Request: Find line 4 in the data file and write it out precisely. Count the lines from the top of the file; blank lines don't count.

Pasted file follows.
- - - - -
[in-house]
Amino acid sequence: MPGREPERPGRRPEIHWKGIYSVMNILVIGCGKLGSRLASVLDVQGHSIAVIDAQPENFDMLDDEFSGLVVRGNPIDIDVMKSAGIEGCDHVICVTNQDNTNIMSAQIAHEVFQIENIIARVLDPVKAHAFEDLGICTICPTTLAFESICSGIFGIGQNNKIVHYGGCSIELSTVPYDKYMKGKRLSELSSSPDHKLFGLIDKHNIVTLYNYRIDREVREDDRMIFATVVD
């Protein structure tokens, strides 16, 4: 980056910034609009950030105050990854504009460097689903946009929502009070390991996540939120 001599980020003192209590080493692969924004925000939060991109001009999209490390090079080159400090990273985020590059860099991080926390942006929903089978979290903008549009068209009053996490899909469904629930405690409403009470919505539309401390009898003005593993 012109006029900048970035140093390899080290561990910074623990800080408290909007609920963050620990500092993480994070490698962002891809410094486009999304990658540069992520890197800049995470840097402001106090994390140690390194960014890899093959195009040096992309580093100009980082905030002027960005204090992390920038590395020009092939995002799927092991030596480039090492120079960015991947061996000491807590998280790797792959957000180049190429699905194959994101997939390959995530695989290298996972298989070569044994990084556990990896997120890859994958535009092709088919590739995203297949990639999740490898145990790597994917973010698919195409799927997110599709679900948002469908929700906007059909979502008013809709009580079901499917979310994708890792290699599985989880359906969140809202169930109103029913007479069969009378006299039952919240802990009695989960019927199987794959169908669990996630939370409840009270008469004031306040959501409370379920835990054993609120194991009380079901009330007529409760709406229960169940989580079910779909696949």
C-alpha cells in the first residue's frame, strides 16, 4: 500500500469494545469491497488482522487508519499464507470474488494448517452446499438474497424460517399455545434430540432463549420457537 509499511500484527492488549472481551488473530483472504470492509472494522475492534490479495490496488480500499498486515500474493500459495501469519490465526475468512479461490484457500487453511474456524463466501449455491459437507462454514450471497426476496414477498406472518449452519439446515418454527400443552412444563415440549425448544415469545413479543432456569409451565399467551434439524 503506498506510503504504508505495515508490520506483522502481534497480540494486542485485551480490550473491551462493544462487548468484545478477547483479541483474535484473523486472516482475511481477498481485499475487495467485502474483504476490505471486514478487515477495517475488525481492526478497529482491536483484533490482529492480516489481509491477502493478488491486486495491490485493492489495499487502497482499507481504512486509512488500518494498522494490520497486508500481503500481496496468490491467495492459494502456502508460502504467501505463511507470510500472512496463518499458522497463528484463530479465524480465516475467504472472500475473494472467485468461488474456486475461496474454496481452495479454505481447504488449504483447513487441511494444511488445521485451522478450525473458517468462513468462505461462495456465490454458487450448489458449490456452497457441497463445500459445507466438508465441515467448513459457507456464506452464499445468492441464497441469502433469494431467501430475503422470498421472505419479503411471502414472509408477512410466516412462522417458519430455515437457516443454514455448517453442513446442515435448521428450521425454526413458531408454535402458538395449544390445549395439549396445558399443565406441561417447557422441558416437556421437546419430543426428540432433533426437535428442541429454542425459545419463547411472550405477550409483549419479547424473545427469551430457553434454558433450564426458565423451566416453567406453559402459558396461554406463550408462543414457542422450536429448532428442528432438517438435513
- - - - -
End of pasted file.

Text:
C-alpha cells in the first residue's frame, strides 16, 4: 500500500469494545469491497488482522487508519499464507470474488494448517452446499438474497424460517399455545434430540432463549420457537 509499511500484527492488549472481551488473530483472504470492509472494522475492534490479495490496488480500499498486515500474493500459495501469519490465526475468512479461490484457500487453511474456524463466501449455491459437507462454514450471497426476496414477498406472518449452519439446515418454527400443552412444563415440549425448544415469545413479543432456569409451565399467551434439524 503506498506510503504504508505495515508490520506483522502481534497480540494486542485485551480490550473491551462493544462487548468484545478477547483479541483474535484473523486472516482475511481477498481485499475487495467485502474483504476490505471486514478487515477495517475488525481492526478497529482491536483484533490482529492480516489481509491477502493478488491486486495491490485493492489495499487502497482499507481504512486509512488500518494498522494490520497486508500481503500481496496468490491467495492459494502456502508460502504467501505463511507470510500472512496463518499458522497463528484463530479465524480465516475467504472472500475473494472467485468461488474456486475461496474454496481452495479454505481447504488449504483447513487441511494444511488445521485451522478450525473458517468462513468462505461462495456465490454458487450448489458449490456452497457441497463445500459445507466438508465441515467448513459457507456464506452464499445468492441464497441469502433469494431467501430475503422470498421472505419479503411471502414472509408477512410466516412462522417458519430455515437457516443454514455448517453442513446442515435448521428450521425454526413458531408454535402458538395449544390445549395439549396445558399443565406441561417447557422441558416437556421437546419430543426428540432433533426437535428442541429454542425459545419463547411472550405477550409483549419479547424473545427469551430457553434454558433450564426458565423451566416453567406453559402459558396461554406463550408462543414457542422450536429448532428442528432438517438435513